To my understanding, the Coalition for Disaster Resilient Infrastructure is an international knowledge platform and could help countries for efficient disaster management.
Why are there very few countries in it?
Like always, there are most likely a whole range of reasons why there are few member states to the Coalition for Disaster Resilient Infrastructure (CDRI). But I think it is safe to say that money is one of the more pressing reasons why few countries signed up.
With most countries (governments) in the world already in significant debt, this would mean spending additional money they do not have for a situation which may or may not occur to them in the near future. And the conservatives/republicans they have a strong tendency of caring more about money than people, regardless of which country we talk about.
When you look at the list of member countries, you can see that about half of the member states is fairly rich.
You can clearly see that similarly to the mandate of the CDRI, but not included in their primary objectives, even rich countries struggle with this. A very good example is actually the United States. Where it has been proven repeatedly that building codes can greatly reduce damage and increase protection for people who are hit by a hurricane or twister, you still see many houses in the US build from wood, board and bricks. In parts of Australia the building code requires not just concrete but even the roof and the walls being structurally integrated to make it stronger. This will help survive a major hurricane. Likewise, it has been shown repeatedly that the only wall to stop flying timber from penetrating a wall during a tornado is, again, concrete. Yet most houses in the US are not build from concrete. And this is all about money. Short term policies. And here we're talking about the US not a 3rd world country how does not have any money.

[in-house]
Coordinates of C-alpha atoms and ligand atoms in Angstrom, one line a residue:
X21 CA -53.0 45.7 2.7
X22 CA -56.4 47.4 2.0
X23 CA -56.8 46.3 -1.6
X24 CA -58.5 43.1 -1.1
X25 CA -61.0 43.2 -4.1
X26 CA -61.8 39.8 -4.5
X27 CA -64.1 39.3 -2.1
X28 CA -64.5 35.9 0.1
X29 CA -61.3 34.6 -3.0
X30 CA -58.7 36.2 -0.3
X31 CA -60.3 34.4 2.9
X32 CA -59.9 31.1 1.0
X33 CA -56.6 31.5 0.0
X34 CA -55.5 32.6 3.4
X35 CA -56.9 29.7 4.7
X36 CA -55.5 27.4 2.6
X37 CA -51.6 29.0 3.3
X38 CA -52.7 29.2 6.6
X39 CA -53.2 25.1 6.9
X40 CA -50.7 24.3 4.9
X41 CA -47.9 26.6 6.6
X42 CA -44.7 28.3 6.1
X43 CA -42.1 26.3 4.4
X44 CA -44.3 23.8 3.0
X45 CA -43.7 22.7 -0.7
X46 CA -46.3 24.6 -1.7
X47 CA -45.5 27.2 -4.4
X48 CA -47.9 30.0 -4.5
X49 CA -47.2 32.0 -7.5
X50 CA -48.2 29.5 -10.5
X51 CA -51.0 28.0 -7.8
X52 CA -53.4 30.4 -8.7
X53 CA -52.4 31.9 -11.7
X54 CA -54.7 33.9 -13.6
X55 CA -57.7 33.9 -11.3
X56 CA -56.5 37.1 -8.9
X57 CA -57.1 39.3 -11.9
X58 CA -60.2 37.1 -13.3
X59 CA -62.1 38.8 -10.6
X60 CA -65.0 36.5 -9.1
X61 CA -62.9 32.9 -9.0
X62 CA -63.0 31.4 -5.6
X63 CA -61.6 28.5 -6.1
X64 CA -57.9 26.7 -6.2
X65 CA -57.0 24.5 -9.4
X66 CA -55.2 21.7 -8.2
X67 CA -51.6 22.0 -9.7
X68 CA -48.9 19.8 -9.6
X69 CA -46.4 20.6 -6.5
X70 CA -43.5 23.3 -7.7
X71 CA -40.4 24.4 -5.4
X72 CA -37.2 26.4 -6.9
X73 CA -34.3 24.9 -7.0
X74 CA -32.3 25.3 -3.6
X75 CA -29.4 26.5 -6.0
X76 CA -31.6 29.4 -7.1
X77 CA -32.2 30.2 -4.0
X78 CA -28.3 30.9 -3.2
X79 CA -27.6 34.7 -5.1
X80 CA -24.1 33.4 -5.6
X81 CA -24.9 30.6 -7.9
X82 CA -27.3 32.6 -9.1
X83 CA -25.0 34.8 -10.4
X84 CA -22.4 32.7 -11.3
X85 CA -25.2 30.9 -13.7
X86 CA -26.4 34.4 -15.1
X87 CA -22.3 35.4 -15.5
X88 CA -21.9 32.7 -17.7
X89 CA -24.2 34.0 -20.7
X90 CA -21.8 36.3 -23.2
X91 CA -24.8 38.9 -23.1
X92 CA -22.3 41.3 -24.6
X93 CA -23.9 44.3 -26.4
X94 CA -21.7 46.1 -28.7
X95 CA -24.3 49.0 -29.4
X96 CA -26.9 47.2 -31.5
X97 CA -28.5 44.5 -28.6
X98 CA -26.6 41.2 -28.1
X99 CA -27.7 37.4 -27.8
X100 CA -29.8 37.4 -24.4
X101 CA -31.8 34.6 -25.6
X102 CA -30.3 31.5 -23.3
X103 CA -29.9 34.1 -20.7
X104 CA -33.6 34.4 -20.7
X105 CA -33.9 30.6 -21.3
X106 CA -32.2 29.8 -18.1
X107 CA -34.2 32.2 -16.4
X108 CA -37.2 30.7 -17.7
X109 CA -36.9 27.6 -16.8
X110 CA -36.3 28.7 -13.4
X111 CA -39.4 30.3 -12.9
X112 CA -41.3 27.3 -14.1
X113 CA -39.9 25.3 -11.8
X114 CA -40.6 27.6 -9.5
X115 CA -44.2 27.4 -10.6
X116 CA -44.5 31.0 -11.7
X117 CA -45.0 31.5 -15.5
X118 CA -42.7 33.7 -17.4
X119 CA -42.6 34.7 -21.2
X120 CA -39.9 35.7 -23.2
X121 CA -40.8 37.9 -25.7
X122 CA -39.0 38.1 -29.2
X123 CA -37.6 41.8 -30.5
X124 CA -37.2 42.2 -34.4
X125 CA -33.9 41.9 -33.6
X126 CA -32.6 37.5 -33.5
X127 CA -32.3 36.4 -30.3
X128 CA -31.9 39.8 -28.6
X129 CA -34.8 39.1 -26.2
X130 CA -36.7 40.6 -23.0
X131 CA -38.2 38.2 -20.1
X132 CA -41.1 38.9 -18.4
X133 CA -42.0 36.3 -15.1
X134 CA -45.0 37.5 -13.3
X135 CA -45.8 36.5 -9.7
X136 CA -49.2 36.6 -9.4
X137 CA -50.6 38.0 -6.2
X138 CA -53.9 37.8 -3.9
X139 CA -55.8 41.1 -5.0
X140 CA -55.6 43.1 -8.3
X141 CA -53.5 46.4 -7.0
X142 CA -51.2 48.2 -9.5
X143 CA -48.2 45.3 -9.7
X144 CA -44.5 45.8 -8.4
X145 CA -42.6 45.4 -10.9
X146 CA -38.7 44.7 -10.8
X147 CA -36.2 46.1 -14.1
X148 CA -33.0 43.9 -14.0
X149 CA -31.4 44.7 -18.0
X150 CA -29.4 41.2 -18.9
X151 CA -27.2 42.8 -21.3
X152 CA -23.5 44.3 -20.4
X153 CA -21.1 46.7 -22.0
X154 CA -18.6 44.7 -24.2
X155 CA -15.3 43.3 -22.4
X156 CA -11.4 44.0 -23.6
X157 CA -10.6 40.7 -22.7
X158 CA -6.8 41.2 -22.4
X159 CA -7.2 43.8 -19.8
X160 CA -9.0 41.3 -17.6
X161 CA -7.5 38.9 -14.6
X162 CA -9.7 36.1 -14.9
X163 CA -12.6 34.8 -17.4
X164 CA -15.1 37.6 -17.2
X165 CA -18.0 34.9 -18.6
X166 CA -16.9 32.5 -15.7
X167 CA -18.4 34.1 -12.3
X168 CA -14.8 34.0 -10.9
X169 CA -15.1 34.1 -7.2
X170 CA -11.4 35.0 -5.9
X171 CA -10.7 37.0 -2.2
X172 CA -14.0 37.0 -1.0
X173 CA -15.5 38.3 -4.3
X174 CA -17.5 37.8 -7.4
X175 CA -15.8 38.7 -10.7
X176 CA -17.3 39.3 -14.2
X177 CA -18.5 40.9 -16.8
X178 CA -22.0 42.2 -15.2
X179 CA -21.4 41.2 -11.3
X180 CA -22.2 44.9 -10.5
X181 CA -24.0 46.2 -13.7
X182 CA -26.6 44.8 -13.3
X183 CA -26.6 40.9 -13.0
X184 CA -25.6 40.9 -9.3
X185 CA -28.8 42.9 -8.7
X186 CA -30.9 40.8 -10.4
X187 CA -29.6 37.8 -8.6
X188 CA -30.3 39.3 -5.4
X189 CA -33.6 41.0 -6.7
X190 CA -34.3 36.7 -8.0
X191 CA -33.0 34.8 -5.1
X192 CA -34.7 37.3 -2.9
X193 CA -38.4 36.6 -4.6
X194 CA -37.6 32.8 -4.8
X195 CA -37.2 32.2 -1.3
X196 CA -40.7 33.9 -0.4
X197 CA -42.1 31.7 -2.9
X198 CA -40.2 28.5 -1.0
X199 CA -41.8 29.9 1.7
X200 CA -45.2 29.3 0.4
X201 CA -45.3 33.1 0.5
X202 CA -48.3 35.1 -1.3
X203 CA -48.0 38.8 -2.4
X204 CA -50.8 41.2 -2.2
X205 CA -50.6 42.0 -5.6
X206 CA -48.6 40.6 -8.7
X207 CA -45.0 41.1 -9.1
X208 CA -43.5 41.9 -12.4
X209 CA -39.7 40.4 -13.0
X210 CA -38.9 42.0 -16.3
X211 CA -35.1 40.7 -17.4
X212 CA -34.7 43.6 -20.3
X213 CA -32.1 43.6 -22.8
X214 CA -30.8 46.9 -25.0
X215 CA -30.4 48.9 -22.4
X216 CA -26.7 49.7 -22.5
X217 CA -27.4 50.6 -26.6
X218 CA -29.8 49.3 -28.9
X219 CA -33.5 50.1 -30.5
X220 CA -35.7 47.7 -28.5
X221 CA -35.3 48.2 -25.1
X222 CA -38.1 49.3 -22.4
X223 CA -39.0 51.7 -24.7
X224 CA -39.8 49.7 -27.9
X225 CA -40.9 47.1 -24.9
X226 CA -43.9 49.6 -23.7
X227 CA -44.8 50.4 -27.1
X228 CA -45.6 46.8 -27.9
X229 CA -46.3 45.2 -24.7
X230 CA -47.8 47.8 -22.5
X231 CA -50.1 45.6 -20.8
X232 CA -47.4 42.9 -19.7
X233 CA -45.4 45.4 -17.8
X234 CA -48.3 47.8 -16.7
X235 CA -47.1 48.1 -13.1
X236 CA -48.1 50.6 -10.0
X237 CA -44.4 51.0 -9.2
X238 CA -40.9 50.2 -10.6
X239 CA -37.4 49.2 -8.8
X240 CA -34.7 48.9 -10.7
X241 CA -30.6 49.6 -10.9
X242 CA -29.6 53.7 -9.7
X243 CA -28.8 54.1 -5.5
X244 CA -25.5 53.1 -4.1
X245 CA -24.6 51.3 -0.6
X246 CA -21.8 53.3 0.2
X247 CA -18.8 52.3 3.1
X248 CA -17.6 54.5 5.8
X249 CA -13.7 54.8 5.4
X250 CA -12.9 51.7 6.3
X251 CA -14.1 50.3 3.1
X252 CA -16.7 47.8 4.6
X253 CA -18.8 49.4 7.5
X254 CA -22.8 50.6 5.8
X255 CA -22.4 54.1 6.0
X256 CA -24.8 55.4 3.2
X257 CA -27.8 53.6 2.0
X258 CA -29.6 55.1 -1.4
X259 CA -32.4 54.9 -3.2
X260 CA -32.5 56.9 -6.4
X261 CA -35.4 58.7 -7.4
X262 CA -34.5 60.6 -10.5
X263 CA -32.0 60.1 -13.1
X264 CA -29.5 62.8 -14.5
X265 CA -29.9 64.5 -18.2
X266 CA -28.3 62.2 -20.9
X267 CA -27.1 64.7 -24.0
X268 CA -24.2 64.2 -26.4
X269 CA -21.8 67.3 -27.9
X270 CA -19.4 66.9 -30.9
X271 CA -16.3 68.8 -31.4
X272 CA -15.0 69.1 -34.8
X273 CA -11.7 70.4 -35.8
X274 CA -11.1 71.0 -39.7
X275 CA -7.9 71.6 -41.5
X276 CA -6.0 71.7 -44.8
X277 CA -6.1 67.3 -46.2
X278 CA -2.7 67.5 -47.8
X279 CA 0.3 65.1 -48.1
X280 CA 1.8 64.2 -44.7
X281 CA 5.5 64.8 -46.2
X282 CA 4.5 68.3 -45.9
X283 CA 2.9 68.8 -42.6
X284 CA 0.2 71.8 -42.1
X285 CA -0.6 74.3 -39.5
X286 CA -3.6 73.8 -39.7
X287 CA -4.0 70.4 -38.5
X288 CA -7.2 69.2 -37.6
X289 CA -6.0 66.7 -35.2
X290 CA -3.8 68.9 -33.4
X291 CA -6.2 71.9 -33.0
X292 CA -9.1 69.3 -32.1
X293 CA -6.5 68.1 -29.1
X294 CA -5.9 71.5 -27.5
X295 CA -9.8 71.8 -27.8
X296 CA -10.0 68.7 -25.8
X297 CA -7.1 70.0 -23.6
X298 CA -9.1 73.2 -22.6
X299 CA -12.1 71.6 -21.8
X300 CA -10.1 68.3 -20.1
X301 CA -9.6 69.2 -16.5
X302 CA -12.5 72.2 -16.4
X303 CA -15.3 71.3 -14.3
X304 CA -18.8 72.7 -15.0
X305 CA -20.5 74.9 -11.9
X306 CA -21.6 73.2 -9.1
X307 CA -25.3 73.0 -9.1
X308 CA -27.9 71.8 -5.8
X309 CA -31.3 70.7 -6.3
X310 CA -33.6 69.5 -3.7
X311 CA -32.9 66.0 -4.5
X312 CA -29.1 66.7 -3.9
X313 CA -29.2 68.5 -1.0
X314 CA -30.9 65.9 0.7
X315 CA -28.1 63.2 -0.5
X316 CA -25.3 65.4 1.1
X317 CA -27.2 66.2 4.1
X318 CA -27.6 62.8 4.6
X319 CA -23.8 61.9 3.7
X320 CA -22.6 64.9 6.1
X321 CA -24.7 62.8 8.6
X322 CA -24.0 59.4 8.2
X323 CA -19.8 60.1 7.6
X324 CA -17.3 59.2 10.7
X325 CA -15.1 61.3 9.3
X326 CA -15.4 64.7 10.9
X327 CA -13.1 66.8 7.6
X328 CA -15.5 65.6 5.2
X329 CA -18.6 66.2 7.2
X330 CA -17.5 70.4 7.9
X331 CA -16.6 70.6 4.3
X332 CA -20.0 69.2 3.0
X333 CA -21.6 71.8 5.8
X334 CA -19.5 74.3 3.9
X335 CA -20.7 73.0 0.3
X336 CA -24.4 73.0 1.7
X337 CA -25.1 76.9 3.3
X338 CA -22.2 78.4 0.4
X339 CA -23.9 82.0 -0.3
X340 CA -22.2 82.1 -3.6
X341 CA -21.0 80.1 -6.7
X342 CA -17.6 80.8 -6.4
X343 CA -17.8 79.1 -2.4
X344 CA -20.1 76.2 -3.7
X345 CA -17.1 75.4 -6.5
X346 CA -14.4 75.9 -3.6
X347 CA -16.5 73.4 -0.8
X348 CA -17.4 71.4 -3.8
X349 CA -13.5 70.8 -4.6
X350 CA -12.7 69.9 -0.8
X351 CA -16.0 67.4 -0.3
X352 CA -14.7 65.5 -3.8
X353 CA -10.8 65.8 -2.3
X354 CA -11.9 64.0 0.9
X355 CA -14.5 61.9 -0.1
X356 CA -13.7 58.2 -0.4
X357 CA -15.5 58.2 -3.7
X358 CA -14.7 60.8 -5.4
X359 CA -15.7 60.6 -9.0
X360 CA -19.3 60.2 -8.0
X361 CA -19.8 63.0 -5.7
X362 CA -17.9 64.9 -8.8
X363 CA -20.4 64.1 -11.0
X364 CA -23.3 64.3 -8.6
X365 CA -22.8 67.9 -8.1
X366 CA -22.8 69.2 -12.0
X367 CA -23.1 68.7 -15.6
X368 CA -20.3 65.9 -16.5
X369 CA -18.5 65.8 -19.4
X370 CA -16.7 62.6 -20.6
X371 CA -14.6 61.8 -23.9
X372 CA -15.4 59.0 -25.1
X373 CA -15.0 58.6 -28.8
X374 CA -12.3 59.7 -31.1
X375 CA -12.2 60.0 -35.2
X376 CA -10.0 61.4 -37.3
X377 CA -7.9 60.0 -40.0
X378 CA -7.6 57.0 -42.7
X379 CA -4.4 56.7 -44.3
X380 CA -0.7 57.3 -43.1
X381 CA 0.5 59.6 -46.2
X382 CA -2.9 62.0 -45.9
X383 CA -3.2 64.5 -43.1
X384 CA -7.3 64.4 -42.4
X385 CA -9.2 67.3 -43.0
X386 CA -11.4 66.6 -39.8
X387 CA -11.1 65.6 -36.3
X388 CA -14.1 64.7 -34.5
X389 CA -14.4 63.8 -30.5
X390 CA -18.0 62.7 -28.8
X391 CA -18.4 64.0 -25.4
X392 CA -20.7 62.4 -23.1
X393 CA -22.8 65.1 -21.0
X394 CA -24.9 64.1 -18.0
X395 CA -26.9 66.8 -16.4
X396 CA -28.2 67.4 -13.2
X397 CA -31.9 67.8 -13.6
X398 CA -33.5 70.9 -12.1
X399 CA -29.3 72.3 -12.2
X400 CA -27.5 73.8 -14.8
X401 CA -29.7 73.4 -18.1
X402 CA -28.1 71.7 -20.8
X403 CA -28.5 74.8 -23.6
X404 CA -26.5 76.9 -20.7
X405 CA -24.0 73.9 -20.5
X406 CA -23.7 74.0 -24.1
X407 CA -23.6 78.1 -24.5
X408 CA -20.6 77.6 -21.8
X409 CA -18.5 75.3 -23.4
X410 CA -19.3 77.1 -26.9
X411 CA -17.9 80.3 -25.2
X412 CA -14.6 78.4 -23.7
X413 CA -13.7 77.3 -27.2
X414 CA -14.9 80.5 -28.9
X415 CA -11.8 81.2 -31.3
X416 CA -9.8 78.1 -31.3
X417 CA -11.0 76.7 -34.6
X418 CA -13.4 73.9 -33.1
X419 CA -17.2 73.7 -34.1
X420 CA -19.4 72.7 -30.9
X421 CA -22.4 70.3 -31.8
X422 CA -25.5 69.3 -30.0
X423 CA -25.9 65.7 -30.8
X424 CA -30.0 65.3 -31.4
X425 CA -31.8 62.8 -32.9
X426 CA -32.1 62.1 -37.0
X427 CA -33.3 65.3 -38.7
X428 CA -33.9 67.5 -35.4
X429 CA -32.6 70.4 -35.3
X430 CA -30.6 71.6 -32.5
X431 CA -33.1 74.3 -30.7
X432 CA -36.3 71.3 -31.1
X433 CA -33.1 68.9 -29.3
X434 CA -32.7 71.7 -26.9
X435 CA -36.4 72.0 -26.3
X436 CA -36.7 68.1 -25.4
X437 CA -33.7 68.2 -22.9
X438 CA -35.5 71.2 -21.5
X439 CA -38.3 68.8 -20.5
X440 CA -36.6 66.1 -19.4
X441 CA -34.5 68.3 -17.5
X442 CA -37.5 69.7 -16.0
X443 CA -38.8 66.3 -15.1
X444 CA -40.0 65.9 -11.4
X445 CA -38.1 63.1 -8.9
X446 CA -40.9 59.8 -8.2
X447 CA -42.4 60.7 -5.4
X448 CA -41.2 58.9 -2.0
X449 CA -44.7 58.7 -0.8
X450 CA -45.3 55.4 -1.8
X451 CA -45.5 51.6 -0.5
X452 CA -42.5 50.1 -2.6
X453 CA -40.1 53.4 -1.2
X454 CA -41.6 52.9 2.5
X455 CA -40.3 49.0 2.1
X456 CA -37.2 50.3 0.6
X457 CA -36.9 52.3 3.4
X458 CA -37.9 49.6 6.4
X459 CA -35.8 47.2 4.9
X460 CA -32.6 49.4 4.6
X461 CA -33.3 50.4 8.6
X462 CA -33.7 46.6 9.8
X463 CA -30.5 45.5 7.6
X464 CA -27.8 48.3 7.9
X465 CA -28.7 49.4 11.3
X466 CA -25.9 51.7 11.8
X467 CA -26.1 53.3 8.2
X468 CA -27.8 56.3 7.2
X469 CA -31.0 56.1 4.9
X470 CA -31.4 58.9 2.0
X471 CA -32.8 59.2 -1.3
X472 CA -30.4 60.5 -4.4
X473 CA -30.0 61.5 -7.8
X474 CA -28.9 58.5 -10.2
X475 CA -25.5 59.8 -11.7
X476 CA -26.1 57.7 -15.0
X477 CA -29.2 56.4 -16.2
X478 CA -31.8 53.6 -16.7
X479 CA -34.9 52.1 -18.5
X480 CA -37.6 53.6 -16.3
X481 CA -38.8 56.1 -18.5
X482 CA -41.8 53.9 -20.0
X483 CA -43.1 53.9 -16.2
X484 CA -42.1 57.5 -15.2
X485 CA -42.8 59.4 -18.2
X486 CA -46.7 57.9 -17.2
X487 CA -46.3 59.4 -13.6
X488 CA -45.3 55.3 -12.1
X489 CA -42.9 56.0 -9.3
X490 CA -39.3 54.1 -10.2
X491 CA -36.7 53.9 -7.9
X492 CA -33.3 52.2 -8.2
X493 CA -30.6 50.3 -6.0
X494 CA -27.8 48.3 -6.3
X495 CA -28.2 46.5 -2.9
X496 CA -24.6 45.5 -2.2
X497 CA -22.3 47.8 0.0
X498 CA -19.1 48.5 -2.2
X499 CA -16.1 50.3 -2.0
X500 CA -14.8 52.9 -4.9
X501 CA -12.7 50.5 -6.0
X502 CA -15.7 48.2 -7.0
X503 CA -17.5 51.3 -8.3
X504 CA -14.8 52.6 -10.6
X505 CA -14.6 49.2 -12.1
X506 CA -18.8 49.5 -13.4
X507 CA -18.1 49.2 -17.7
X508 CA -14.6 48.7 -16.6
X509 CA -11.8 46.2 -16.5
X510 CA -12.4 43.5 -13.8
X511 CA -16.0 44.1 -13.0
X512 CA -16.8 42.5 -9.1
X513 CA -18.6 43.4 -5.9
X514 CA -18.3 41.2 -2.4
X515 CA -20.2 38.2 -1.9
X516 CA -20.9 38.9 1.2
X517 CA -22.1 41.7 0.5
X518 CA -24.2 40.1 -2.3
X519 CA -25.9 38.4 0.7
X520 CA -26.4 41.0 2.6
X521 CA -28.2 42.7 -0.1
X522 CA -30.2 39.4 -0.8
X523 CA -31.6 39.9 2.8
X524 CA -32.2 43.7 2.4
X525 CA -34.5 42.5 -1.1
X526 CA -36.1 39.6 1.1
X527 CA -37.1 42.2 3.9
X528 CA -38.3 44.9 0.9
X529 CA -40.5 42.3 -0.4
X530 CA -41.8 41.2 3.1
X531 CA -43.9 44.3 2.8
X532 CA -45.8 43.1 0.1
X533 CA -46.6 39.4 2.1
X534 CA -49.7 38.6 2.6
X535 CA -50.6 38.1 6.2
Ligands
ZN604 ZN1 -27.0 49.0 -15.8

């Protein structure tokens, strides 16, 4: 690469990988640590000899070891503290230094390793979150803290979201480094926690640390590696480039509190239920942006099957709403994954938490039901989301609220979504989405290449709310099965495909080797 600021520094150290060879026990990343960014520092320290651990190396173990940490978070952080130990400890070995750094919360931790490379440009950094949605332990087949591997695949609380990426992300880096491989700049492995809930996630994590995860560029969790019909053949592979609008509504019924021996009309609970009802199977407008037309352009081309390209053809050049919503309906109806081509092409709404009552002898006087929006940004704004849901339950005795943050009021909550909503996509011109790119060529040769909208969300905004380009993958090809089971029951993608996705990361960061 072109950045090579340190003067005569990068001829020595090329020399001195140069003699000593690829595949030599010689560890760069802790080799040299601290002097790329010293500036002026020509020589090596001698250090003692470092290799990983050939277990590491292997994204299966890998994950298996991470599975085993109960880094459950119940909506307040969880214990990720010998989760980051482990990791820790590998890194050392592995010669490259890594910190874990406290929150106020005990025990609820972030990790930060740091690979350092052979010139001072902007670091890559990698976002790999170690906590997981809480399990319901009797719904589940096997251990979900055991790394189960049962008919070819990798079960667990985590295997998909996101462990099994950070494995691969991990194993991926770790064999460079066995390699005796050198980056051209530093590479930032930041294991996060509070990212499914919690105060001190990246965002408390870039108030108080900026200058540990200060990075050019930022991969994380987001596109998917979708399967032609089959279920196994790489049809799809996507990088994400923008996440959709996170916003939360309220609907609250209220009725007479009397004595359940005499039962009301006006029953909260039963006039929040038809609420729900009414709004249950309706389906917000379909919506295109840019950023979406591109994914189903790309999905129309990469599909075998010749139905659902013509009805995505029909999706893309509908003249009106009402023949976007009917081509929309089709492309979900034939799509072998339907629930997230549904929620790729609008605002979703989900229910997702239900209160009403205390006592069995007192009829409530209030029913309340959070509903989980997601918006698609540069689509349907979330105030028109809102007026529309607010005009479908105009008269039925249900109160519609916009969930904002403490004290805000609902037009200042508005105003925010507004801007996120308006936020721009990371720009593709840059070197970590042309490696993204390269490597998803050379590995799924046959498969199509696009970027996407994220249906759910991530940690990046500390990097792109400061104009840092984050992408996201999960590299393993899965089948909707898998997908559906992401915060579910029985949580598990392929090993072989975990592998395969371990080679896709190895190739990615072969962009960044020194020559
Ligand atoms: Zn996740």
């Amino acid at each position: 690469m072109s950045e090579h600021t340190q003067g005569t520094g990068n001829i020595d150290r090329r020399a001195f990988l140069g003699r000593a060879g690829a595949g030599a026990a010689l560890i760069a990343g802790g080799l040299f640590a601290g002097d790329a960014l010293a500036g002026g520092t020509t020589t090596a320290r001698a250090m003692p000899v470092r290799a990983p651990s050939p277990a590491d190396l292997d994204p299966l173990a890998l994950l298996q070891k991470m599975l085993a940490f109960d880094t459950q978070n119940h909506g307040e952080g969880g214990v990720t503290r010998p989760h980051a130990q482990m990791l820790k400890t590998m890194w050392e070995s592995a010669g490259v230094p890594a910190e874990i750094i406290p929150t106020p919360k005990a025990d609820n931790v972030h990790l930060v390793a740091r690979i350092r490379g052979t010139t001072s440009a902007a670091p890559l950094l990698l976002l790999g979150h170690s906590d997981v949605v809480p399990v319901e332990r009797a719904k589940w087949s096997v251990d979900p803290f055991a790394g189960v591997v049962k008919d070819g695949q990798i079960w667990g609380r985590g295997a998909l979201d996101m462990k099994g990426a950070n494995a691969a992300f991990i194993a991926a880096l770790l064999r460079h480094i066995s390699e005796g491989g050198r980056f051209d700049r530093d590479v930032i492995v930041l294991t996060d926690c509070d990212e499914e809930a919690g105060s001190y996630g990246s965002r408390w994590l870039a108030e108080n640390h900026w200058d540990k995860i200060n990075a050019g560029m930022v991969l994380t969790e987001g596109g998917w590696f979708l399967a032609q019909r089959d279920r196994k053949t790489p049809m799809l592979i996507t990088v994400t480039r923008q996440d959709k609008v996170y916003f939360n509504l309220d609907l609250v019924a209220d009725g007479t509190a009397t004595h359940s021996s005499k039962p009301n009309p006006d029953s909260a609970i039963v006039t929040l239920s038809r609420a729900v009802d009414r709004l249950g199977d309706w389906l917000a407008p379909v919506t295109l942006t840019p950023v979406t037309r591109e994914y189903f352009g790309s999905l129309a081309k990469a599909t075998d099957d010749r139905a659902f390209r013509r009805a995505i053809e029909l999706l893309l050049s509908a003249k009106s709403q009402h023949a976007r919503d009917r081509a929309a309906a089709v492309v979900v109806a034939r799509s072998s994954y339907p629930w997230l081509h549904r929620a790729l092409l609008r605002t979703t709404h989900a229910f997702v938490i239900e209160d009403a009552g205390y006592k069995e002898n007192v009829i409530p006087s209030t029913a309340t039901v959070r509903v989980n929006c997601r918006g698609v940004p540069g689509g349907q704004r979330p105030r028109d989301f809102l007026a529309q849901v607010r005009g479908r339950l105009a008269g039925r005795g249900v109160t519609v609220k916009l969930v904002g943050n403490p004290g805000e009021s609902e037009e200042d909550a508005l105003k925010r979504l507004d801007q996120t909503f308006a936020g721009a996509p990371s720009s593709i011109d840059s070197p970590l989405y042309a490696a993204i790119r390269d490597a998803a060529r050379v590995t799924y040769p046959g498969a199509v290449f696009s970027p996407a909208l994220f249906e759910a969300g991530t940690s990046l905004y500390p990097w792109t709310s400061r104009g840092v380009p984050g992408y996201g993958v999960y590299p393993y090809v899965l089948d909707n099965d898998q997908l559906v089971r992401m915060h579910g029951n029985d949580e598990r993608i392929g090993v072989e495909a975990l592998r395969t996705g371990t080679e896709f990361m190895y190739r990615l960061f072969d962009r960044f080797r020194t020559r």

The reason I bring this up is because it is a good example that shows that it would require significant investments to achieve such goals. The building materials are expensive. And the construction labour force to do this is simply not in place.
Electricity. Most countries have above ground electric cables. Easy and cheap to install and cheap to maintain because of accessibility. Yet they break much more frequently. And they typically break when there is a disaster and you need them the most.
In addition to all this there is also politics involved. China and India are not the best of friends. Of course China is not going to sign up to this, since the whole plan was initiated by India. And with this, though only 1 country, you capture some 20% of the world population.
In addition to the above, most people hate changes. Why change if what you have works? Never mind it does not work, they think it works, or at least works for them. Or similarly; 'Yes, it happens, but it does not happen to me'. And this thinking is what you also see in governments, because believe it or not, they are actually people like you and me as well.
On a site note, I would like to mention that Mongolia has signed up. A very poor country, landlocked between Russia and China, who both have not signed up. They went through a political transition during the last 15 - 20 years or so, which is far from complete. And they signed up as well! Very encouraging indeed.